The losing candidate from People’s Action Party from GE2015, Lee Hong Chuang, informed the public through his Facebook page that he distributed food rations and red packets to the poor at the Poh Teck Siang temple in Hougang on Tue (5 Feb).
He said he was there to wish them “a prosperous Chinese New Year”.
(Photos from Lee Hong Chuang’s Facebook page)
In 2015 GE, PAP sent IBM senior IT manager, Lee Hong Chuang, to contest in Hougang SMC against WP candidate Png Eng Huat.
At the time, referring to WP MP Png Eng Huat, Prime Minister Lee Hsien Loong said, “We want to tell Hougang voters that their current MP is not serving them as well as he could or should, whether in the town council or in Parliament. Hong Chuang, backed by the PAP, can do much better.”
Despite Lee Hong Chuang has been an active PAP grassroots leader in Hougang, Mr Png beat him in the 2015 GE to become the official MP for Hougang.
However, even though Mr Png is the MP for Hougang, he cannot tap onto the resources of People’s Association (PA), which is funded by the public, to help the residents of Hougang. PAP’s losing candidate Lee Hong Chuang, however, is allowed to. This is because he was installed as the Hougang’s grassroots adviser by the PAP government, even though he lost in 2015 GE.
Given the goodie bags given out to the elderlies states Poh Teck Siang temple, it is uncertain whether Mr Lee financed the distribution or simply there for publicity purposes.
Chan: PAP grassroots advisers to guide PA
Last year, Minister Chan Chun Sing explained in Parliament that grassroots advisers are appointed by the government to guide PA grassroots organisations so as to “promote social cohesion and to connect people and government”.
PA is meant to support the elected government in implementing its policies and programmes, Chan said. The PA also explains and gathers feedback on government policies so that “we can be a responsive and responsible government” he added.
Hence, grassroots advisers are appointed to guide PA grassroots organisations in carrying out this mission.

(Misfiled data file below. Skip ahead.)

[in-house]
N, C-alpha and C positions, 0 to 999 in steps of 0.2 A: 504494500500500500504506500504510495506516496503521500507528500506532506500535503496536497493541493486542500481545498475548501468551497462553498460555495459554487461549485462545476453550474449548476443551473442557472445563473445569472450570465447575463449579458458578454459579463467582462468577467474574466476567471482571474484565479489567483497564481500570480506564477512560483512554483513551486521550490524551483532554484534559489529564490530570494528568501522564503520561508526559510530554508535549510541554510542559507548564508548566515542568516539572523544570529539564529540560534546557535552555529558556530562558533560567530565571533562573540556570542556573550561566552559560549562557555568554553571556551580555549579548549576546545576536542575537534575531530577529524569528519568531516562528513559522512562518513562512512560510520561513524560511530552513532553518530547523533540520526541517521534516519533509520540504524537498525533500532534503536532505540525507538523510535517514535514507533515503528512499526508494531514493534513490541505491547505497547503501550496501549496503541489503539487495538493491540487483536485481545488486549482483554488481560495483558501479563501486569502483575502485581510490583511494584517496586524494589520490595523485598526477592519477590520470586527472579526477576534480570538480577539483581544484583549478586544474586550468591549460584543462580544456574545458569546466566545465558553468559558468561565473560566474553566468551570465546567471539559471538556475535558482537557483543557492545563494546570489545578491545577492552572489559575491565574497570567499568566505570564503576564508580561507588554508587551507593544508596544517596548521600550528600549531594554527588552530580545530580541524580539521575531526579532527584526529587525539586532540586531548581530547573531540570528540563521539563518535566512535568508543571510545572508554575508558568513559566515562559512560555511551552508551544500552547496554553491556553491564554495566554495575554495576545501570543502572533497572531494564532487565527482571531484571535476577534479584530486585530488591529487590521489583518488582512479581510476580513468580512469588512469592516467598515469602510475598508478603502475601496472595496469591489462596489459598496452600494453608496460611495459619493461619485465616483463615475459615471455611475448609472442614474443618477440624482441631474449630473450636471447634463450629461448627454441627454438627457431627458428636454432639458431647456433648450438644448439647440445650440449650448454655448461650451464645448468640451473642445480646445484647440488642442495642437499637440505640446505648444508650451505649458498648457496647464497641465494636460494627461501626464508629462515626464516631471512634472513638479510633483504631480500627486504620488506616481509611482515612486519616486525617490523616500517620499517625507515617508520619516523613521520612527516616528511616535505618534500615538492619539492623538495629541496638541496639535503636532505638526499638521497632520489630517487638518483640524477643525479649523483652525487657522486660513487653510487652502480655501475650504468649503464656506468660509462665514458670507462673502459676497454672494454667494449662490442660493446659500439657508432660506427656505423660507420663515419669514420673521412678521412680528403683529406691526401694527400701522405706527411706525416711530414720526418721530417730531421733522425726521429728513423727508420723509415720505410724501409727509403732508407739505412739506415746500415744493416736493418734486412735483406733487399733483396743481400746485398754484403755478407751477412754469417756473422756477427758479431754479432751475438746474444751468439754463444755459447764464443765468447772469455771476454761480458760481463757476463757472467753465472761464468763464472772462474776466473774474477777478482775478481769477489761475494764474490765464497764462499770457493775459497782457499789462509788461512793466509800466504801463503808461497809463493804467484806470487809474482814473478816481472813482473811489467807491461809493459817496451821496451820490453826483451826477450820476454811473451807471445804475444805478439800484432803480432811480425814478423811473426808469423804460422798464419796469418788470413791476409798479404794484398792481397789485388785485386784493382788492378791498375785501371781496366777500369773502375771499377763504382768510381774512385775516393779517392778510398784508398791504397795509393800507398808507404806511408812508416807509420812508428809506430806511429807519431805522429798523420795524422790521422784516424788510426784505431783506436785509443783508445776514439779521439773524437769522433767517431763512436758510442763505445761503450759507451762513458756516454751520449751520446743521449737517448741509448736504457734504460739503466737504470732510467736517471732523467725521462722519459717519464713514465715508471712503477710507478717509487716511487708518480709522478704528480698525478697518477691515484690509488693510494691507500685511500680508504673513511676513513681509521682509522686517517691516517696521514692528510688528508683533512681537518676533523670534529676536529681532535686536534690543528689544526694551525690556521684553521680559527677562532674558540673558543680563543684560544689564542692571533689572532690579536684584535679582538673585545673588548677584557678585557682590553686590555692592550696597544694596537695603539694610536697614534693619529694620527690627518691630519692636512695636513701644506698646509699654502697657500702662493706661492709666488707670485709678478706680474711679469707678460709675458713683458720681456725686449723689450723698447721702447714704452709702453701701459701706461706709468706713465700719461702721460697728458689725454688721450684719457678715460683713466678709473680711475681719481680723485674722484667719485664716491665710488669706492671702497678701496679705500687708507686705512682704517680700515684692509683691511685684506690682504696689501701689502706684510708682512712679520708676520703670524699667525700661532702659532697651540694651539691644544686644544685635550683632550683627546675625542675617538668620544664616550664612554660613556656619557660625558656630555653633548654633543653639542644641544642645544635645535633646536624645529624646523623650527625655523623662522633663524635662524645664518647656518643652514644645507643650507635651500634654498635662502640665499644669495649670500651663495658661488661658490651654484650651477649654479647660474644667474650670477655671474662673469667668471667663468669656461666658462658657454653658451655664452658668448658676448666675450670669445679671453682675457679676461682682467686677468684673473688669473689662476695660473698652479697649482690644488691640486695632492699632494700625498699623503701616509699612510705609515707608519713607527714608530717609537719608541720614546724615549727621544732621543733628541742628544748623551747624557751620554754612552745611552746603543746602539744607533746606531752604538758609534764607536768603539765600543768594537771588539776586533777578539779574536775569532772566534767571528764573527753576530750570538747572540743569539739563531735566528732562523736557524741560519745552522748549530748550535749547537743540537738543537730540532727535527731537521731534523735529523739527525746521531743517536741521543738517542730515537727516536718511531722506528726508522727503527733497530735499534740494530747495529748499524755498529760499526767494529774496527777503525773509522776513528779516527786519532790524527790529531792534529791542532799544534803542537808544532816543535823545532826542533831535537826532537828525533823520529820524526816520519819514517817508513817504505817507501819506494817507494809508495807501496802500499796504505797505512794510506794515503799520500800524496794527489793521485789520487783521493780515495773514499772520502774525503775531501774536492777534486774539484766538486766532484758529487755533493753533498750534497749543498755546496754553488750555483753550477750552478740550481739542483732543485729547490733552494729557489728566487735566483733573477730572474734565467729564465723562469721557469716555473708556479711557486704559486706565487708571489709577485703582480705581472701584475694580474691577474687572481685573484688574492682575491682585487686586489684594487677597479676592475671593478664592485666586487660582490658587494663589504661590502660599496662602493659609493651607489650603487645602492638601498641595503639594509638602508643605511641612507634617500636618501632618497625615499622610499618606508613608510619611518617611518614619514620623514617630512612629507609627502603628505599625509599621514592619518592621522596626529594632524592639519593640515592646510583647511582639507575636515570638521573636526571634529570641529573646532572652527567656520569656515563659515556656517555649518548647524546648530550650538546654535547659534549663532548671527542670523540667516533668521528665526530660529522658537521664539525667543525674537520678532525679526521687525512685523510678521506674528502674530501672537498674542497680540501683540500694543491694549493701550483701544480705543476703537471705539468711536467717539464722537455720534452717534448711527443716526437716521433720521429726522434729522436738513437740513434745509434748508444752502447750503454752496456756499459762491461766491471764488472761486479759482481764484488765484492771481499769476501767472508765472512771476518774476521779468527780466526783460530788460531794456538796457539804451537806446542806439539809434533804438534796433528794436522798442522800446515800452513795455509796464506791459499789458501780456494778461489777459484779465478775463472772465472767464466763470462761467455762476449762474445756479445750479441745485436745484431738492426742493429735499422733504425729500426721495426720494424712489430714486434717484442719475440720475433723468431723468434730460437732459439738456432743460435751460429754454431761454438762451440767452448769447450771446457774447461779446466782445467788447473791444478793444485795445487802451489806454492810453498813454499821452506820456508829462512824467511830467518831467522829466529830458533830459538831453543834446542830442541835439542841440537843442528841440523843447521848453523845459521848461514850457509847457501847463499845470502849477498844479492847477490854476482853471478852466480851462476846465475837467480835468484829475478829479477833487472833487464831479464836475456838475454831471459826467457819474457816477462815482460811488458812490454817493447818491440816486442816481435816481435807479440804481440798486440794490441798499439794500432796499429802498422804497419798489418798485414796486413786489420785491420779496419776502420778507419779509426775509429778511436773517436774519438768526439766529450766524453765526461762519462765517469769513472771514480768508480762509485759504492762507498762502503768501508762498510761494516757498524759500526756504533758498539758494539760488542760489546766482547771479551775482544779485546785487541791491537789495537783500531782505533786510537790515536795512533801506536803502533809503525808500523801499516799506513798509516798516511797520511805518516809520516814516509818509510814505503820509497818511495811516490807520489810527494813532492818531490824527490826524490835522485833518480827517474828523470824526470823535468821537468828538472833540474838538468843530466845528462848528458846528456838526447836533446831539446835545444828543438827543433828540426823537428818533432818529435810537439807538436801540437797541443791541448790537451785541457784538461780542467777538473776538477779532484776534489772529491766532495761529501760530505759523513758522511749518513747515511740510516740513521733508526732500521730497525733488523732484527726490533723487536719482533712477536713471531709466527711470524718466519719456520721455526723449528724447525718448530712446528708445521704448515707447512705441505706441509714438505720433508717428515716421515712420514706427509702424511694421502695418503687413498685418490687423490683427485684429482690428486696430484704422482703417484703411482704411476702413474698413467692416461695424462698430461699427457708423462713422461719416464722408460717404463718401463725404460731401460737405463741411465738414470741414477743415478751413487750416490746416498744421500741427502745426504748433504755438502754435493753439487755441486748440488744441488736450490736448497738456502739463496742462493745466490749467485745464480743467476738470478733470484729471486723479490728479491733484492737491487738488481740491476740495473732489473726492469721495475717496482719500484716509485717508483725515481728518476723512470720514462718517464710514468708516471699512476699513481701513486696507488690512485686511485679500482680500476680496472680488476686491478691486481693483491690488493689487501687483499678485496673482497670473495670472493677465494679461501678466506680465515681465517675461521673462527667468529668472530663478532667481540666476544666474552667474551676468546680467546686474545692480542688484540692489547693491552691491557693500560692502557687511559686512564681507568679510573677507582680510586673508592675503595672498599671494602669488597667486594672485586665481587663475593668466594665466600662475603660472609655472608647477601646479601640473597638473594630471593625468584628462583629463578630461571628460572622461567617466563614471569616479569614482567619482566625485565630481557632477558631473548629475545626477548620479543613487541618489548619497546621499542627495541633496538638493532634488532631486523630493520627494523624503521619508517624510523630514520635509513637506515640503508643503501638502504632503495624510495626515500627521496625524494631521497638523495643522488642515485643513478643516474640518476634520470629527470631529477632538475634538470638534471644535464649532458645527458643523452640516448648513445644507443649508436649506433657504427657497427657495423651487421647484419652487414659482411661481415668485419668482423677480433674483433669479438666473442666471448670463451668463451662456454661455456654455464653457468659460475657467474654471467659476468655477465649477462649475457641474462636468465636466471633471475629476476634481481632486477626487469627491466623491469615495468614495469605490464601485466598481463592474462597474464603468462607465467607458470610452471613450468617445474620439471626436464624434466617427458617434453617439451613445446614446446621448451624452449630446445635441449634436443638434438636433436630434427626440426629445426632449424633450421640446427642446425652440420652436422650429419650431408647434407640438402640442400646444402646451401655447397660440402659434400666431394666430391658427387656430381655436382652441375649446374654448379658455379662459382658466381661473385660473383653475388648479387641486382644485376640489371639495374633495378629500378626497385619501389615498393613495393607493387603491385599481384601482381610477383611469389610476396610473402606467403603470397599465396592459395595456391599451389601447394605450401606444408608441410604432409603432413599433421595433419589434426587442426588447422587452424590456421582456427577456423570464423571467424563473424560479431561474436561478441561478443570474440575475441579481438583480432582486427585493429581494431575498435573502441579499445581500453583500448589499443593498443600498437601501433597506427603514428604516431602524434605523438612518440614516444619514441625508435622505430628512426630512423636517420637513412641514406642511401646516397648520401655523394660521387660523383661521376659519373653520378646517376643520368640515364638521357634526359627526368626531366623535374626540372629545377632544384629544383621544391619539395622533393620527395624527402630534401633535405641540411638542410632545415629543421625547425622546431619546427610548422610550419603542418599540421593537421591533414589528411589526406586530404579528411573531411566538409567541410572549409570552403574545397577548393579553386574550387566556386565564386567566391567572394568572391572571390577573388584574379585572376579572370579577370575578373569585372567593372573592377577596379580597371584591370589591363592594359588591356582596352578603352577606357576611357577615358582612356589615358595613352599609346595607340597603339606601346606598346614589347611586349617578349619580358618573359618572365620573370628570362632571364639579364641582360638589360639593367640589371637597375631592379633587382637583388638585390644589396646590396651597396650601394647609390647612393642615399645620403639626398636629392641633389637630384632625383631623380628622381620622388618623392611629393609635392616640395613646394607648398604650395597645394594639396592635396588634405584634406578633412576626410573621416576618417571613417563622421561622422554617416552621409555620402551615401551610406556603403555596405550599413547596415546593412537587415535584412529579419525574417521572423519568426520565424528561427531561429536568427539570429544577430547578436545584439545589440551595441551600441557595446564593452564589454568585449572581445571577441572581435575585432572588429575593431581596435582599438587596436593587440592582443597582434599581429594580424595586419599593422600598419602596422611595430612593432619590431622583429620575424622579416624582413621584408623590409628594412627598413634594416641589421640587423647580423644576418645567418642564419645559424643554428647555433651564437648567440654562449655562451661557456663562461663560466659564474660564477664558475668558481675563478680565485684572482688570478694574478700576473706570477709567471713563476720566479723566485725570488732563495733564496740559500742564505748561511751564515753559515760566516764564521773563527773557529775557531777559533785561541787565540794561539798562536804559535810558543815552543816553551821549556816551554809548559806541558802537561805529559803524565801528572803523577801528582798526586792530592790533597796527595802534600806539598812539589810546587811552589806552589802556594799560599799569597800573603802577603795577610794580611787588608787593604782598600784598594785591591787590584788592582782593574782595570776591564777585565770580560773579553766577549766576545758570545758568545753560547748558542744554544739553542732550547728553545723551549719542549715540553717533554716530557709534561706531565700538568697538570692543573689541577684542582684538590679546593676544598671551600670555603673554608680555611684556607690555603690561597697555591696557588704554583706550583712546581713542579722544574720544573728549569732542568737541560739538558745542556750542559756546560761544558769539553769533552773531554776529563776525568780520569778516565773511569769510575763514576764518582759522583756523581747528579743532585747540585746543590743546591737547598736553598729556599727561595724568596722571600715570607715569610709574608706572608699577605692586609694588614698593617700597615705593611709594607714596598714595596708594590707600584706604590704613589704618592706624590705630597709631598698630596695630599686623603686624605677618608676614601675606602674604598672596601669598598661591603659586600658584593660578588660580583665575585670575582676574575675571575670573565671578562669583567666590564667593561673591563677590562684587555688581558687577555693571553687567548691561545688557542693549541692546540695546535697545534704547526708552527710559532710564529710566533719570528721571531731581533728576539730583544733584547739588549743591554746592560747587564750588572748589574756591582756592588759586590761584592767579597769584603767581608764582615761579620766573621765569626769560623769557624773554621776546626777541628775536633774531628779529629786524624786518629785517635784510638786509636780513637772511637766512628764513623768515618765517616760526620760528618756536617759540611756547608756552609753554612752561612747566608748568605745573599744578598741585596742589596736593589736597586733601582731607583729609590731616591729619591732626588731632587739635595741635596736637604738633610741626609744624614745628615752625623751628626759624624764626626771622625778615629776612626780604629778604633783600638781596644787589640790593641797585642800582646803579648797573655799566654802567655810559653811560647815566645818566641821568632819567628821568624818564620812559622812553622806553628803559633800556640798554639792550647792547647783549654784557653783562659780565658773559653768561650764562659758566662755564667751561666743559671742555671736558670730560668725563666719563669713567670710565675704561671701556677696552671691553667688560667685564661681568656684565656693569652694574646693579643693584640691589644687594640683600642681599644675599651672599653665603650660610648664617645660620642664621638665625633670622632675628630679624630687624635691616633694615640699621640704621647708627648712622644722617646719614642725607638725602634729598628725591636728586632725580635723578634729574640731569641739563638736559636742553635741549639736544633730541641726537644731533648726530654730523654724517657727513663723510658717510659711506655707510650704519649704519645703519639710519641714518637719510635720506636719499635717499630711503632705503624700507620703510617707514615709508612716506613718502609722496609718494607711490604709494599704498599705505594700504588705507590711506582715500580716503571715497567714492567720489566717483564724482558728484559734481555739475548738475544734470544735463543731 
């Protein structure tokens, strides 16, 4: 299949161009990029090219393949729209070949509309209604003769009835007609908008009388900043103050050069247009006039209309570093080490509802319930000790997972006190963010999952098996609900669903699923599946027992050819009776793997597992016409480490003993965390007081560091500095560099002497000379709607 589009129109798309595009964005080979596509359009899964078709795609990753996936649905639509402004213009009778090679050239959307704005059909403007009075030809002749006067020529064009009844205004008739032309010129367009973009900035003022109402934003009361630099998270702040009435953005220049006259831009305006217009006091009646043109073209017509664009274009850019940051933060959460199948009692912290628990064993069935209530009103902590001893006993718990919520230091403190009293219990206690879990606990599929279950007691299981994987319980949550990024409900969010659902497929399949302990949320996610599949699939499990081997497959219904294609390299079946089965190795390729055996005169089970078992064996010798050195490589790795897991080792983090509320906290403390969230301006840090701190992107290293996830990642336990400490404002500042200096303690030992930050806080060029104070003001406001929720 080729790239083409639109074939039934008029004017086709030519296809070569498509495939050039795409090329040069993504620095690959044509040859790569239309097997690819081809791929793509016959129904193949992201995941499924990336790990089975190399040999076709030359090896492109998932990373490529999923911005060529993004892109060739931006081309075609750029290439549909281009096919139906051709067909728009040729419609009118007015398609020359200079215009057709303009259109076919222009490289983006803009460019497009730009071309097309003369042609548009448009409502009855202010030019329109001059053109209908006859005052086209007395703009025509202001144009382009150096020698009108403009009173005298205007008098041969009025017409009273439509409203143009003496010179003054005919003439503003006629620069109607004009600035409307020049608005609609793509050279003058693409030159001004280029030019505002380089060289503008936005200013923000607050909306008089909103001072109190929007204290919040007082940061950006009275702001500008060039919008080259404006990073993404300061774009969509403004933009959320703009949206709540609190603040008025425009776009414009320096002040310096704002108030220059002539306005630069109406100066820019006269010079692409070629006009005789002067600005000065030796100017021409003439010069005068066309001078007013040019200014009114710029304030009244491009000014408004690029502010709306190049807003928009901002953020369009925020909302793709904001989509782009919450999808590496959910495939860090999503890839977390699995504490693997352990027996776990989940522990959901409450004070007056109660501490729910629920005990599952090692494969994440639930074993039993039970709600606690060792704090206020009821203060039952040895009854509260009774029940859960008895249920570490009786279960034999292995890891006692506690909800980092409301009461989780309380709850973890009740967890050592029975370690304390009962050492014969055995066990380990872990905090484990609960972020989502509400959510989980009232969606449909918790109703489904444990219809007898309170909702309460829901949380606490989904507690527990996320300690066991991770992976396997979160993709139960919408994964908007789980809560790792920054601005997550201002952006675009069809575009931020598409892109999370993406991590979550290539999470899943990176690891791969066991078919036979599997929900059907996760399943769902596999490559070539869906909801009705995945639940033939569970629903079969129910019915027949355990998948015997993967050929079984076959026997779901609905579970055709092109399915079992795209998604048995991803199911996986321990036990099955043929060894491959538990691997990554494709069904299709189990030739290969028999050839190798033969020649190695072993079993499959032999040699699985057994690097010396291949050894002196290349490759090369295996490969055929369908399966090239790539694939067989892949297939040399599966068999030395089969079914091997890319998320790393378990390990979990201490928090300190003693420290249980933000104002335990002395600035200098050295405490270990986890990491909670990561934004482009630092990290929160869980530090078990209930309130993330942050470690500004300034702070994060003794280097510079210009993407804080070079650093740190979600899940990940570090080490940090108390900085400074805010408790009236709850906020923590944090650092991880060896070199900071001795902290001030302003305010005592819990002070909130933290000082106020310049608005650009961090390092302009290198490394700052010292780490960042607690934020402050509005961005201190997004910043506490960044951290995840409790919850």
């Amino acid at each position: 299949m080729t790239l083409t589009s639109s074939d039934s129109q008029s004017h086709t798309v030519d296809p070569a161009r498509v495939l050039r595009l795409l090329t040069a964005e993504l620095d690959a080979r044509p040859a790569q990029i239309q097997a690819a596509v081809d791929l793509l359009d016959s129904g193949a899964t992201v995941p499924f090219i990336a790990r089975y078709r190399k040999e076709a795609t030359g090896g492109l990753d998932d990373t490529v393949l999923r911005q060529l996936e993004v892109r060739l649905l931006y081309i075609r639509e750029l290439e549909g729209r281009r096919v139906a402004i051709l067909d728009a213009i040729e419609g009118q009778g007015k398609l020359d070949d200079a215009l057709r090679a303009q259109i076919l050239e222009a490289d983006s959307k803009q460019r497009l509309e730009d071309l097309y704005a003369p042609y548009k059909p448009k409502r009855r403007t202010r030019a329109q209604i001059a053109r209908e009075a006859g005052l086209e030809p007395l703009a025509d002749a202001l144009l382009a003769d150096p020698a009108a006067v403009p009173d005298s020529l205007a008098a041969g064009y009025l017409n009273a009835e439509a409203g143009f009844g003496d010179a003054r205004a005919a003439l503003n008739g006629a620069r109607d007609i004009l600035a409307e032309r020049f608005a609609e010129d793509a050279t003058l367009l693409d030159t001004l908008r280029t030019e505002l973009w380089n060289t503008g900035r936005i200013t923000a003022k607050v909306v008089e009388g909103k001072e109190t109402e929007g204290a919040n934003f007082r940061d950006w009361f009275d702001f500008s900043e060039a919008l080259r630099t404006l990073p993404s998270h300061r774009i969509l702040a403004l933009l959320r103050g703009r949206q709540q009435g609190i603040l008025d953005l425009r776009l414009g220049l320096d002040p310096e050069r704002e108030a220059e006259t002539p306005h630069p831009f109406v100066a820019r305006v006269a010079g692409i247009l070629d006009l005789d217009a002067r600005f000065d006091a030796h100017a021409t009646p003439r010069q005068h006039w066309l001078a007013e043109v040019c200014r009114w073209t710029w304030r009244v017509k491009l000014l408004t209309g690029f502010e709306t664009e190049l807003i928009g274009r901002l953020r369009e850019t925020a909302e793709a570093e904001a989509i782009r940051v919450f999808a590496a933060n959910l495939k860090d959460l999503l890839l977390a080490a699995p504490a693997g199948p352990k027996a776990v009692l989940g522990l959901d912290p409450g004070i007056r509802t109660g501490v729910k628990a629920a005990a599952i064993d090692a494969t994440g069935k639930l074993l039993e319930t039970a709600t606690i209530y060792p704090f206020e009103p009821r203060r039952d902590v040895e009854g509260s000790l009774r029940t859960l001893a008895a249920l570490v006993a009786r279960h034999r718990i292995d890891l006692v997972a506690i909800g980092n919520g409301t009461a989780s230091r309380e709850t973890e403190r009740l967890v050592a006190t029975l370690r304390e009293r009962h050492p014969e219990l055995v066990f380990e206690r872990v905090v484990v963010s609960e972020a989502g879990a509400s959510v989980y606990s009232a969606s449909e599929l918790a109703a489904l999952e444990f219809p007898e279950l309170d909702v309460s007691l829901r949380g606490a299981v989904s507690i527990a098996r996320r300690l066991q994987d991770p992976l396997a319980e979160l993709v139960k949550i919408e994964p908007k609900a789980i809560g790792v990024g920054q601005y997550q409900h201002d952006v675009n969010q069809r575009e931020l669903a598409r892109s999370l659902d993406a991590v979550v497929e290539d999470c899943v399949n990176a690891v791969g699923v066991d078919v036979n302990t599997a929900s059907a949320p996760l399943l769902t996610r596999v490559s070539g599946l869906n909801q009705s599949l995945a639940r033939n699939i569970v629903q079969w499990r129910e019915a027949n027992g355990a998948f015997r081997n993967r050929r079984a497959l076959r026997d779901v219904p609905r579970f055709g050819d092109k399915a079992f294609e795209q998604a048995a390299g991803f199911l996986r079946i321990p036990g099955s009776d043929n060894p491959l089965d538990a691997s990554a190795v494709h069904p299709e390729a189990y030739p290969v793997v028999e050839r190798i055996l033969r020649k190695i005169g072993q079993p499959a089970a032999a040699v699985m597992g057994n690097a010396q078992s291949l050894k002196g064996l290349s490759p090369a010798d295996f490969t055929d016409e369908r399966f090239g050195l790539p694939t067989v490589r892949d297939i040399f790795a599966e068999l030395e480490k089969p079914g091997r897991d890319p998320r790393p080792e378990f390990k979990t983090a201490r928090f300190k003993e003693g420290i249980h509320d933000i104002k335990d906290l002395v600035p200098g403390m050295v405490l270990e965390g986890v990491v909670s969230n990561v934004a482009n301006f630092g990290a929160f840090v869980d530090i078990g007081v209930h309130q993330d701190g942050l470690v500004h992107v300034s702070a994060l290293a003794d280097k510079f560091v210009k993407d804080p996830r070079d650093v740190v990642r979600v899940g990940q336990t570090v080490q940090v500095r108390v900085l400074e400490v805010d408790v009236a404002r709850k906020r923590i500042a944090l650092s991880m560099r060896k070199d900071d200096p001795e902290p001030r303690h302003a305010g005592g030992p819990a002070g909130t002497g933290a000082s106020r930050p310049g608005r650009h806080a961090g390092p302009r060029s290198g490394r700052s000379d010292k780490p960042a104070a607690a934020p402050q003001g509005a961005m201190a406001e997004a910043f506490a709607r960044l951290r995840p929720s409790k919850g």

CPIB investigates crematorium workers and funeral directors for receiving red packets
Speaking of red packets, last week (1 Feb), the media reported that funeral business and crematorium workers have been questioned by the Corrupt Practices Investigation Bureau (CPIB) for accepting red packets. Some were released on bail after questioning.
NEA, which runs the Mandai Crematorium, accused some of the workers for allegedly accepting red packets from funeral directors during work. “NEA takes a serious view of these allegations and immediately reported the matter to the Corrupt Practices Investigations Bureau (CPIB) for their follow-up,” said a spokesman.
However, some industry insiders wondered why investigations are happening now, as such practice has been happening for decades, and the funeral directors were merely passing the red packets to workers on behalf of families.
Bereaved families do voluntarily give such packets, as it is seen as an auspicious gesture to “bless” the workers with good luck, funeral directors told the media. Generally, families give sums ranging from $2 to $50.
The funeral directors told reporters that they do not prompt the families to give the red packets, and some of them give without even asking. In addition, funeral directors do not receive any benefits from passing these packets to the crematorium workers, and there is no preferential treatment given to those who do so, they added.
“The whole process of cremation is very systematic. It’s not as though by giving them an ‘ang pow’, we will get better times (for cremation) or better treatment,” said a funeral director.
Many netizens are perplexed why the government is investigating such mundane matters as it was the families’ way of appreciating the workers and they’re giving out red packets out of goodwill.